February 5 – Bloomberg (Fergal O’Brien):  “European retail sales fell the most in at least 13 years in December as higher food and energy costs prompted consumers to rein in their Christmas spending.  Retail sales in the euro area declined 2% in December from a year earlier, the biggest drop since at least January 1995…”

February 5 – Bloomberg (Steve Scherer):  “Italy’s inflation rate in January surged to the highest in at least 11 years, driven by rising energy, transportation and food costs.  Consumer prices calculated by European Union standards rose 3.1% from a year earlier…”

February 5 – Bloomberg (Ben Sills):  “Industrial production in Spain, which accounts for a seventh of the economy, posted the biggest contraction in more than five years in December as slower European growth curbed demand for Spanish goods.  Production at factories, farms and mines fell 2.4% from a year earlier after adjusting for the number of days worked…”

February 8 – The Wall Street Journal (Christopher Emsden and Edith Balazs):  “Accelerating inflation is driving interest rates higher in Eastern Europe, even as borrowing costs on the western side of the continent are coming down. The Czech National Bank on Thursday raised its core interest rate by a quarter of a percentage point to 3.75% in an effort to fight inflation, which hovers near six-year highs. The move followed similar rate increases in Poland, Romania and Serbia in recent days, and the dashing of hopes for a rate cut in Hungary, as inflation gallops across the continent. The main drivers of inflation in the east are the same as in the west: rising food and energy prices. Inflation rates are also above central-bank targets in the euro zone and in the United Kingdom…  But along with higher food and energy prices, the economies of the east are also seeing spill-over into so-called second-round effects, such as wage increases to compensate for higher prices. Those second-round effects threaten to keep inflation rates at higher levels in Eastern Europe for a longer period of time…”

February 8 – Bloomberg (Marketa Fiserova and Andrea Dudikova):  “Czech inflation accelerated faster than expected in January to the quickest pace in more than nine years because of government increases in taxes, rent and healthcare fees.  The inflation rate rose to 7.5% from 5.4% in December…”

February 7 – Bloomberg (Ott Ummelas):  “Estonia’s inflation rate rose to a near 10-year high in January, led by an increase in taxes on fuel, alcohol and tobacco, boosting concerns that high consumer prices may help undermine economic growth.  The inflation rate increased to 11%, the most since April 1998, from 9.6% in December…”

February 5 – Bloomberg (Alex Nicholson):  “Russian inflation accelerated in January to its fastest pace in 30 months as oil and gas prices surged, fueling consumer demand.  Consumer prices rose an annual 12.6% in January from 11.9% in the previous month…”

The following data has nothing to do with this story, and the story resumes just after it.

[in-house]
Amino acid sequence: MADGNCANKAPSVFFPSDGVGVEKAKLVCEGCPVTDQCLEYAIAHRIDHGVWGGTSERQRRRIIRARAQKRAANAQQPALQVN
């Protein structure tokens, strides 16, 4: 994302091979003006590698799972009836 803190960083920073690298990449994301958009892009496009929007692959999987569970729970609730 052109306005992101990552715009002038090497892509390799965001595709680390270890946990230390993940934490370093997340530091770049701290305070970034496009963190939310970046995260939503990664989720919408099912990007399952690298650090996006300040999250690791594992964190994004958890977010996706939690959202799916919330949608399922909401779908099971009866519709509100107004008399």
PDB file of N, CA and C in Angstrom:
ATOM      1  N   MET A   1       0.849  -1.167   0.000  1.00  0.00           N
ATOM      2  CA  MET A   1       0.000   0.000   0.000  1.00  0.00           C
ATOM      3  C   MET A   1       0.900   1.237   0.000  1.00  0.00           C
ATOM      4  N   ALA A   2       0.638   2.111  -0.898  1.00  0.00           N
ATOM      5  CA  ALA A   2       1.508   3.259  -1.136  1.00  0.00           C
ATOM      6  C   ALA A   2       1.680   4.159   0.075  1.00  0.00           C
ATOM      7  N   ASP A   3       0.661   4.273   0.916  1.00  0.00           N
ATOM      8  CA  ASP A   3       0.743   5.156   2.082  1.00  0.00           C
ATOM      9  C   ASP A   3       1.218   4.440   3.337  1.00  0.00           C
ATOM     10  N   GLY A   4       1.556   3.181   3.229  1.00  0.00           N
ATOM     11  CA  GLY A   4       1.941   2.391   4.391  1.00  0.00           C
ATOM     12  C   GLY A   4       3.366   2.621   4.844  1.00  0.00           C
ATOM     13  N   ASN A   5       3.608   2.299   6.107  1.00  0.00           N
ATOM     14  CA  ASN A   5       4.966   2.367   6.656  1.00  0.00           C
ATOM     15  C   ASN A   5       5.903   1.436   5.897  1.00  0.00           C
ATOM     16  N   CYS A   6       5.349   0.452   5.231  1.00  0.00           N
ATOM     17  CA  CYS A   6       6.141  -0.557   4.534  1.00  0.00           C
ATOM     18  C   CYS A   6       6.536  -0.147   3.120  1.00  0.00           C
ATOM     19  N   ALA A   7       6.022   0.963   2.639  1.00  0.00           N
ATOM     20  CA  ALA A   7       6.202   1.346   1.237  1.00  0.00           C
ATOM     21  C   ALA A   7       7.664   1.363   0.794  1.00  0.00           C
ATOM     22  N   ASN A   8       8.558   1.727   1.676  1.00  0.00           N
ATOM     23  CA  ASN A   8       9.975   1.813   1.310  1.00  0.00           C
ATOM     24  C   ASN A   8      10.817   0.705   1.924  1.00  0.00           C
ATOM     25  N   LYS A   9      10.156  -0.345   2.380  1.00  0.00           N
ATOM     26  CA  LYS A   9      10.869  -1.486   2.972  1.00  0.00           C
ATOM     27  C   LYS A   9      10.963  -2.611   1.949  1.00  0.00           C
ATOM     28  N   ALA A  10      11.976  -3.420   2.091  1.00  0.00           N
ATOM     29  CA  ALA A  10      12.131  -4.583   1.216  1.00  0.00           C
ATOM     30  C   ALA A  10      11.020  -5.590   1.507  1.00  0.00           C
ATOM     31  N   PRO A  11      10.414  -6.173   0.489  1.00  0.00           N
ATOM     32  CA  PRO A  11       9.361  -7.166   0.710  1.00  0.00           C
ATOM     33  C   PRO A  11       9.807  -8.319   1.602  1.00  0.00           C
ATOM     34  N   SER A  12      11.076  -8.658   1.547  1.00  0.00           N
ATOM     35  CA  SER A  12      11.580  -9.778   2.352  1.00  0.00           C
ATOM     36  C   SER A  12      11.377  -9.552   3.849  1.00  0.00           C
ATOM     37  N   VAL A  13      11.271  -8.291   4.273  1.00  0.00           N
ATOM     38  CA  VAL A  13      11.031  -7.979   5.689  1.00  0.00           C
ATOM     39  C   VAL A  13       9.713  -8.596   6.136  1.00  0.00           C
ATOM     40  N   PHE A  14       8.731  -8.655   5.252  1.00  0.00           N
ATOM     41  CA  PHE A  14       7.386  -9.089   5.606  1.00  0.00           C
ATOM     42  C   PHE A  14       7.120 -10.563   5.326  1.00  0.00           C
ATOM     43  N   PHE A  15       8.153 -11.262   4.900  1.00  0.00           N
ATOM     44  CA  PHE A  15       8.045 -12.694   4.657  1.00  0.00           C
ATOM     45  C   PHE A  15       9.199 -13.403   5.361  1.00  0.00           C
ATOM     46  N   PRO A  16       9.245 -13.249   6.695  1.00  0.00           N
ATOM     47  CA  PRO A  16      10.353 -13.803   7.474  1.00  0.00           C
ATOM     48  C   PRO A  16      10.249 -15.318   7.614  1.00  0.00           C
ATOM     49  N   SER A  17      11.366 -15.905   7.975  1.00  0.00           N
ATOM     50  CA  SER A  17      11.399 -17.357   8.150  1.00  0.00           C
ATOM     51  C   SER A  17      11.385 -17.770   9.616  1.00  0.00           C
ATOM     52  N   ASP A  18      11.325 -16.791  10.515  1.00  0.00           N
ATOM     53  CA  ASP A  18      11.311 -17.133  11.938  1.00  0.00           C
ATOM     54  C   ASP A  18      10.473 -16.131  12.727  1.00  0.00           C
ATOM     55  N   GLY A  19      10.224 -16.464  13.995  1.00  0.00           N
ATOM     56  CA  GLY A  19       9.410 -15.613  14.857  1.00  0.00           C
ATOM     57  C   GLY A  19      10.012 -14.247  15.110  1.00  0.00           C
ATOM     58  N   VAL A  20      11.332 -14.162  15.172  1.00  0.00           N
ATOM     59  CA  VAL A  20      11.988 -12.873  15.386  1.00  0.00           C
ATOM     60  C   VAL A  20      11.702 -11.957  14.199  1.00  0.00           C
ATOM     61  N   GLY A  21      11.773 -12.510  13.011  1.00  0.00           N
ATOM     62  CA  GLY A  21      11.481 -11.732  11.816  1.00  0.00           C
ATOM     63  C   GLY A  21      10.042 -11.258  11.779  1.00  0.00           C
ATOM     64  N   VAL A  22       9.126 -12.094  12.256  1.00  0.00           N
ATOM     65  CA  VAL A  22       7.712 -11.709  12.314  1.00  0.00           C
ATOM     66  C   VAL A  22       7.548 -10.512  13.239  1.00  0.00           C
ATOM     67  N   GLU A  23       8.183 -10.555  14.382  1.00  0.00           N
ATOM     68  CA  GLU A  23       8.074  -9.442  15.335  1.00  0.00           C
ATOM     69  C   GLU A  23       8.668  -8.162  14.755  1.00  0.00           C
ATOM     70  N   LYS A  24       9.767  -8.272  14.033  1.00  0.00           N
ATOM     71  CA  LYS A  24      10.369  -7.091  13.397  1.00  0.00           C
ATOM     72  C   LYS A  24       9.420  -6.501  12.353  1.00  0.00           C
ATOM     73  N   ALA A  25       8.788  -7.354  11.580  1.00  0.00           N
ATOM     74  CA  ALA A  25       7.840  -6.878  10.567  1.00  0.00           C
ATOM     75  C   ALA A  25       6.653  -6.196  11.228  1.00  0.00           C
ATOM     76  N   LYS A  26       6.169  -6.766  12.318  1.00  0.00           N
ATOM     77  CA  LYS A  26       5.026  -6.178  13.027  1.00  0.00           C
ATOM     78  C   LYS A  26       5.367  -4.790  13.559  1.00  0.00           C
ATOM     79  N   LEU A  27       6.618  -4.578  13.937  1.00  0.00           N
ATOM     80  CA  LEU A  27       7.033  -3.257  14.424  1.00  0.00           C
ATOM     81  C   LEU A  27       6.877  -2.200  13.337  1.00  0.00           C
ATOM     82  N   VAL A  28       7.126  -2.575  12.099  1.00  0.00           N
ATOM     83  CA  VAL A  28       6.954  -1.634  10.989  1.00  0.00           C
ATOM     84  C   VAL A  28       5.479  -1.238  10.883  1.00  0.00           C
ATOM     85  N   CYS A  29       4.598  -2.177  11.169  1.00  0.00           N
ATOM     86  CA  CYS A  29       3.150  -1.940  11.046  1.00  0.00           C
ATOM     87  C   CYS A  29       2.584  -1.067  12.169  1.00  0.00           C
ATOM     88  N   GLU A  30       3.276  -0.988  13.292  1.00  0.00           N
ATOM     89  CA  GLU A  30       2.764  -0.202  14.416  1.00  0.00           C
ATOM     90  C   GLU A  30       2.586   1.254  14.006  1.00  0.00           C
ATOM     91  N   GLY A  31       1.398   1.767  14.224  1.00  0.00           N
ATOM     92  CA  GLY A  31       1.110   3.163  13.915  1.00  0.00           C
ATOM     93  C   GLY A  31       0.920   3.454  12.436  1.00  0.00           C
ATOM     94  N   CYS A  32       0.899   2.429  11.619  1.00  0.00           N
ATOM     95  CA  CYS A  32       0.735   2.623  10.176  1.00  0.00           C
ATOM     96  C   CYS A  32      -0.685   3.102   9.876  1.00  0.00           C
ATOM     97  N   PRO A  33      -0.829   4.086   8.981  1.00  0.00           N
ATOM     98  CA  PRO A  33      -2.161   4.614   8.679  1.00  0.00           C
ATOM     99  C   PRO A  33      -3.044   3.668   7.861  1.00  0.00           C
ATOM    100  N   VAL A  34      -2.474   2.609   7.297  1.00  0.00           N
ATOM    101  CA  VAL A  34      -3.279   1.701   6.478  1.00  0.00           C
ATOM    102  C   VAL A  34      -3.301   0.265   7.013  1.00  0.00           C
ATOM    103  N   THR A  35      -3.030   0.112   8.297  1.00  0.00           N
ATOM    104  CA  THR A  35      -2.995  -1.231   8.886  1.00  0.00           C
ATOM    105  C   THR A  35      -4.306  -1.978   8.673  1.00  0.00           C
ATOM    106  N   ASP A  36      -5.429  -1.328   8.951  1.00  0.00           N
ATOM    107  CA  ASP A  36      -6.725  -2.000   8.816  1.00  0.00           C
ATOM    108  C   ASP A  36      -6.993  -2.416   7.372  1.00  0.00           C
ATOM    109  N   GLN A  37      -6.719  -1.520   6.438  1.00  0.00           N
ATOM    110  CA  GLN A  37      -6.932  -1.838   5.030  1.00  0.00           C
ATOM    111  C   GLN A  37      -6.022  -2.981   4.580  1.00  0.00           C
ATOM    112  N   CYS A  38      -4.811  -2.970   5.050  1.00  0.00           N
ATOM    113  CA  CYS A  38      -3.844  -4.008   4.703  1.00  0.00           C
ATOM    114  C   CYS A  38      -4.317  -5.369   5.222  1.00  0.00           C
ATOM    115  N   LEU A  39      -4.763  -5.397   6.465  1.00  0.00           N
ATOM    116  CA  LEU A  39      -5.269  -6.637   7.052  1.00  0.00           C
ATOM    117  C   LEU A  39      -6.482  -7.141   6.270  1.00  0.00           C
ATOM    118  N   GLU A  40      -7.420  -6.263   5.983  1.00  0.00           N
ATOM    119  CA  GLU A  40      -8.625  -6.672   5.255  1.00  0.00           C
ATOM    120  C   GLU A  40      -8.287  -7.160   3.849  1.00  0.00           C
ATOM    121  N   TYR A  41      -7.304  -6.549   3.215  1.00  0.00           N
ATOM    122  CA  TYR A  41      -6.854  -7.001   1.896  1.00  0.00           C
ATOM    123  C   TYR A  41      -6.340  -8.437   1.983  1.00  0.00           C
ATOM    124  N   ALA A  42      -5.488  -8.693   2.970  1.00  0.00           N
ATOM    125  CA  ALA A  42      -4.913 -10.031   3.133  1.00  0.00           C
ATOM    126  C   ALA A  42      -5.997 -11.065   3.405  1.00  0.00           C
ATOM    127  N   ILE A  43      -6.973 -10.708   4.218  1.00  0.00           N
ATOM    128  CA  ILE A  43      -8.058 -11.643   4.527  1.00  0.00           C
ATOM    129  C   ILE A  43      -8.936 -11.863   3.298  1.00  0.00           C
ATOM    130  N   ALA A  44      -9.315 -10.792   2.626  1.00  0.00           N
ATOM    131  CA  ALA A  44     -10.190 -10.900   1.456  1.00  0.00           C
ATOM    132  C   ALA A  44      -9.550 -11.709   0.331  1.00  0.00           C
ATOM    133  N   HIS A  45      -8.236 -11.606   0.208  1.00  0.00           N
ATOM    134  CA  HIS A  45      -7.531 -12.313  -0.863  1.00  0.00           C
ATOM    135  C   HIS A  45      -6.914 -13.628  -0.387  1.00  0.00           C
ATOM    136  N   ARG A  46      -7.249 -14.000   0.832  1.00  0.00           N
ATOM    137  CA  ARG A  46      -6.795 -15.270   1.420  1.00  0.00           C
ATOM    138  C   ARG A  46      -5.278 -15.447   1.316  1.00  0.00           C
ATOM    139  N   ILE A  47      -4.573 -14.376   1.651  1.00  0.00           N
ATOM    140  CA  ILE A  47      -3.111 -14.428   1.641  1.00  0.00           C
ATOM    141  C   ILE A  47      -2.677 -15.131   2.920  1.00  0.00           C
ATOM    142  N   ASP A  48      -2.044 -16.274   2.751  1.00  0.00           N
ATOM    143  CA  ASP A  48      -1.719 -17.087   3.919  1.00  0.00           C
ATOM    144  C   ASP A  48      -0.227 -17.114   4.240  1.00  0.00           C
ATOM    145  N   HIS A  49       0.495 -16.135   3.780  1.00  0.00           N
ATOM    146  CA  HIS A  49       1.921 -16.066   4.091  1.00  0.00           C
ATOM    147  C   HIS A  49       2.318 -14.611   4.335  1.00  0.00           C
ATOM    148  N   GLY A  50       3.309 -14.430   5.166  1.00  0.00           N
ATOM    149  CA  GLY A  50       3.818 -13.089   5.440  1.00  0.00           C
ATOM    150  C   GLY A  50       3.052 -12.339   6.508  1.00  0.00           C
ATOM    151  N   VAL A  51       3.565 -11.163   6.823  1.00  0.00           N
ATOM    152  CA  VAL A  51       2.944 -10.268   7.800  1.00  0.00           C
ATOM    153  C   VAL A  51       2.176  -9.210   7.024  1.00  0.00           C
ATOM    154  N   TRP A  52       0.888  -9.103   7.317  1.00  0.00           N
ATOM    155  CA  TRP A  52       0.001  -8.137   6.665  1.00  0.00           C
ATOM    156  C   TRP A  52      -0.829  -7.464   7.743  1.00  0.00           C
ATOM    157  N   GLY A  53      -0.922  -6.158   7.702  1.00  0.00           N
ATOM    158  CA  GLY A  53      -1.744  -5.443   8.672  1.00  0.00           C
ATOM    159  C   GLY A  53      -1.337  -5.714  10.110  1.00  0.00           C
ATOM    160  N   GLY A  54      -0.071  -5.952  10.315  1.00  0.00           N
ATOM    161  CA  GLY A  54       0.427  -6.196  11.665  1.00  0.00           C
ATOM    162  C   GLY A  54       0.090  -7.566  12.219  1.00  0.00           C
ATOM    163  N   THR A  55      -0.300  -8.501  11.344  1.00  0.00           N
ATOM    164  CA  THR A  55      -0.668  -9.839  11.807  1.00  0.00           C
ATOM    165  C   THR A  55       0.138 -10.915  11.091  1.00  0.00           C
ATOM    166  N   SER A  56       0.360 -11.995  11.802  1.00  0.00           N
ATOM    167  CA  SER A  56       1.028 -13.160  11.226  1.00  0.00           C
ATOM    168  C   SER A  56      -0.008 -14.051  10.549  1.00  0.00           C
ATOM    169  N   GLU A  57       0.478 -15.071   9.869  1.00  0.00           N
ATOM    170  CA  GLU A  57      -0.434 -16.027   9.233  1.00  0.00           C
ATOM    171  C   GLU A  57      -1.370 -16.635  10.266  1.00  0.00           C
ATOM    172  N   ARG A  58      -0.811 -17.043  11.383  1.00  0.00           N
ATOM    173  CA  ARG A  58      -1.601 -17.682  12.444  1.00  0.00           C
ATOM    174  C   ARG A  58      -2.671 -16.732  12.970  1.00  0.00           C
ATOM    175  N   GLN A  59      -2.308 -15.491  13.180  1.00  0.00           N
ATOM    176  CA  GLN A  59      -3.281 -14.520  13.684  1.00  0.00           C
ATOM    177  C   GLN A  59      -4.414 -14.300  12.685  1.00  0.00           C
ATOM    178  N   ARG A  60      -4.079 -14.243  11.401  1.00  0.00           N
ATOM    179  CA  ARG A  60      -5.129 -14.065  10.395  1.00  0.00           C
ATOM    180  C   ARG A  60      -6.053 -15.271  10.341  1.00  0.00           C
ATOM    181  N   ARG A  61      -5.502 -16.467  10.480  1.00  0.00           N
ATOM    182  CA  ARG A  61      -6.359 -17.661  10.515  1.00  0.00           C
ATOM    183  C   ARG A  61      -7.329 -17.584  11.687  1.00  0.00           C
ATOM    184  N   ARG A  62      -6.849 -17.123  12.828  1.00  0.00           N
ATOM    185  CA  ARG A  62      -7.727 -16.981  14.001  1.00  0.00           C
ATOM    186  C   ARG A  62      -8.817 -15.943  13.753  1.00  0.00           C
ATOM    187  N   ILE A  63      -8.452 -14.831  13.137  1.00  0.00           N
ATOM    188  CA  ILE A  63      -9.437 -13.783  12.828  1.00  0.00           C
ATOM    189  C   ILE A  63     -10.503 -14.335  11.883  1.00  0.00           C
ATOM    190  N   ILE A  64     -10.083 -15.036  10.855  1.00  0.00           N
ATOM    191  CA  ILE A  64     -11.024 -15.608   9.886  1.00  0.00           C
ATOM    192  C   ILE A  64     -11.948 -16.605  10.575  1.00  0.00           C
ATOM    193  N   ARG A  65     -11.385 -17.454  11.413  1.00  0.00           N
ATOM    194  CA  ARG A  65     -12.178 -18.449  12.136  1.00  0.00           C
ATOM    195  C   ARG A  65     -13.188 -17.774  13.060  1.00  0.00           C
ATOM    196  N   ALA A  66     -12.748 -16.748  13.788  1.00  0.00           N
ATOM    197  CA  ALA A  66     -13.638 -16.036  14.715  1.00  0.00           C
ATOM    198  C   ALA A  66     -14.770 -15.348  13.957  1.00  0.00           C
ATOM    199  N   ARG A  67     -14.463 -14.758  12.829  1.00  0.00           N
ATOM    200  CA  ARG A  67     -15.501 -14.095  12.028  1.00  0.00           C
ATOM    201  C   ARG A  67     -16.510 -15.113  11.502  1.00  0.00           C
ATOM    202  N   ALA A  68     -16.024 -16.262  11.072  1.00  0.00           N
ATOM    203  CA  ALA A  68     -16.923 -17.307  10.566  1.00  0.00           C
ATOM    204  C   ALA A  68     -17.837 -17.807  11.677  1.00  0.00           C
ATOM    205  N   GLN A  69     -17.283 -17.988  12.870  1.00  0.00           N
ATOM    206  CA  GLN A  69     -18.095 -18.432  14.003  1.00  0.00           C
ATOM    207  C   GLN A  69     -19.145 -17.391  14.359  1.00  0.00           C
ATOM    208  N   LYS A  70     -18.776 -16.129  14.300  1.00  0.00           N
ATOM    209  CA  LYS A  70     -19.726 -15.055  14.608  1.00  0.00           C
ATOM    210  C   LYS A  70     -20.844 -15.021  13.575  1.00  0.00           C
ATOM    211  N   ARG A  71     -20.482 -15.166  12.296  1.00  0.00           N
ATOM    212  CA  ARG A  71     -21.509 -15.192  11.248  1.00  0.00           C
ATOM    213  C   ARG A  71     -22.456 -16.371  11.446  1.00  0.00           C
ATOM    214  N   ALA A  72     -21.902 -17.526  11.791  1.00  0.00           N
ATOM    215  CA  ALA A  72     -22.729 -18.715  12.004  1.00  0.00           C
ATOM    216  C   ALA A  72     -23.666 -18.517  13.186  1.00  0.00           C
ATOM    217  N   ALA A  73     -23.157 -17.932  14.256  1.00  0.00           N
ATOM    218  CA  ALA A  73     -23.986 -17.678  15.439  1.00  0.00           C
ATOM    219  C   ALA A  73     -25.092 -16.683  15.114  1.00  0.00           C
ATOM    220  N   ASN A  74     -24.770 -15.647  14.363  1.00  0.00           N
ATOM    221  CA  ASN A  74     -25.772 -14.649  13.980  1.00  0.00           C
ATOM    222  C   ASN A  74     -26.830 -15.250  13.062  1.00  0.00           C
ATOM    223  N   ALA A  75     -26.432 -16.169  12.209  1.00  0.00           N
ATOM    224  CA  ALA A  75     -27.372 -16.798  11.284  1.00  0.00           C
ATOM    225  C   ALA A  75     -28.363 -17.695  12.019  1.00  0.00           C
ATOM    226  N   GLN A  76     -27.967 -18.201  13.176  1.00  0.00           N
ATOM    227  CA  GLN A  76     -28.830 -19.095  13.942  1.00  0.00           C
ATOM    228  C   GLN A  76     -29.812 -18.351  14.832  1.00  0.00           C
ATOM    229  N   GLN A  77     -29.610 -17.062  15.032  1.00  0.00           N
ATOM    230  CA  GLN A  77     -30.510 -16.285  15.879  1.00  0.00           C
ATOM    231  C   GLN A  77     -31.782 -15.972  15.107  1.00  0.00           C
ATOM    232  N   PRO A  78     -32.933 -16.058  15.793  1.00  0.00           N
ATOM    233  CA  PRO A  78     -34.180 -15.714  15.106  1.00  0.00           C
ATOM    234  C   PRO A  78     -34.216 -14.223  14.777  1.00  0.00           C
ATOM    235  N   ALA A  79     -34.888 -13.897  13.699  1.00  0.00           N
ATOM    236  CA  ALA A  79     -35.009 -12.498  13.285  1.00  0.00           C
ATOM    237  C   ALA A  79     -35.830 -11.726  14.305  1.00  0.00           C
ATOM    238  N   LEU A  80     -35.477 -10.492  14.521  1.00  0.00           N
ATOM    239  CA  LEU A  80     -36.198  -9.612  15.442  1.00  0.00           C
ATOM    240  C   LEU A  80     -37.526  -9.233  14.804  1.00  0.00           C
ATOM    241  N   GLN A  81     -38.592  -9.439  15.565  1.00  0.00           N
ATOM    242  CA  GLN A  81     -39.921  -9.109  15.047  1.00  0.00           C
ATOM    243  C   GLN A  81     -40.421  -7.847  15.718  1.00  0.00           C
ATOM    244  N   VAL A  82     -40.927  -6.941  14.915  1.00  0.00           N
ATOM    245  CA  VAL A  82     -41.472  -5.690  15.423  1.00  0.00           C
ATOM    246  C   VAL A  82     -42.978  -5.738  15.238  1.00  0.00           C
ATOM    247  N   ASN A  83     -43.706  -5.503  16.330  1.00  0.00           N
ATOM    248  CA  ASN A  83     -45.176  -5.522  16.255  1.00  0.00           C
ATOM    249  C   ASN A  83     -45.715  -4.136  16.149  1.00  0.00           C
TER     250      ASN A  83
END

February 7 – Bloomberg (Alex Nicholson):  “Central Bank Deputy Chairman Alexei Ulyukayev said the Russian economy is showing signs of ‘overheating,’ the Interfax agency reported… High consumer demand and an ‘imbalance’ between wage growth and productivity are ‘symptoms of overheating…’”


/thehangedman/ said...

What bridge do you plan to be sleeping under in eighteen months?

ric said...

“Picture a drunk so far gone that he's bent on drinking himself sober.”

Ha! ROTFLMAO! Brilliant! Who’s the bartender?

Thomas Palley in The Debt Delusion writes: “America's economic contradictions are part of a new business cycle that has emerged since 1980.”

In the 70’s, everyone I knew was worried about the energy crises, pollution, and the population bomb. Being that I ran in the artsy crowd, finance and business was for soulless unfortunates. If the soulless had the brains and means, that was certainly the time to begin pumping and dumping the world. My generation stayed drunk.

OuttaControl said...

Ilargi's ain't bad either:

The maggots emanating from Milton Friedman’s carcass find out there was loose lending and moral hazard in mortgages.

Greyzone said...

Regarding the "Chain of fools" article - this is simply more proof of how far removed from reality many economists actually are.

rumor said...

The contents of this blog should be used for entertainment purposes only.

I just noticed this disclaimer and it made me laugh. I'm not sure "entertainment" is the right word at all... ;)

Keep up the good work. Kudos to Ilargi and Stoneleigh, and all the insightful commenters, too.

ric said...

“…this is simply more proof of how far removed from reality many economists actually are.”

I know it’s an overused example, but while watching the old PBS I Claudius last night I was struck that each time the emperor, or anyone, wanted to know what was going on, they paid the astrologer or oracle to tell them. It reminds me of how today when we want to know what’s going on we pay the economist and pundit to say what we want to hear. Nobody ever seems to want to think for themselves, and so economists become our modern-day astrologers—short of a large enough viewpoint, they don’t have information about human nature, control systems, politics, resources, and common sense (which is not all that common) to predict much of anything. In my classes, students are always saying they think for themselves, but when I ask them a hard question, they want me to tell them what to think. When faced with an unknown, they don’t know how to continue thinking independently.

webjazz said...

Here's an interesting development:
Bond Insurance Turns Toxic for Munis as Rates Soar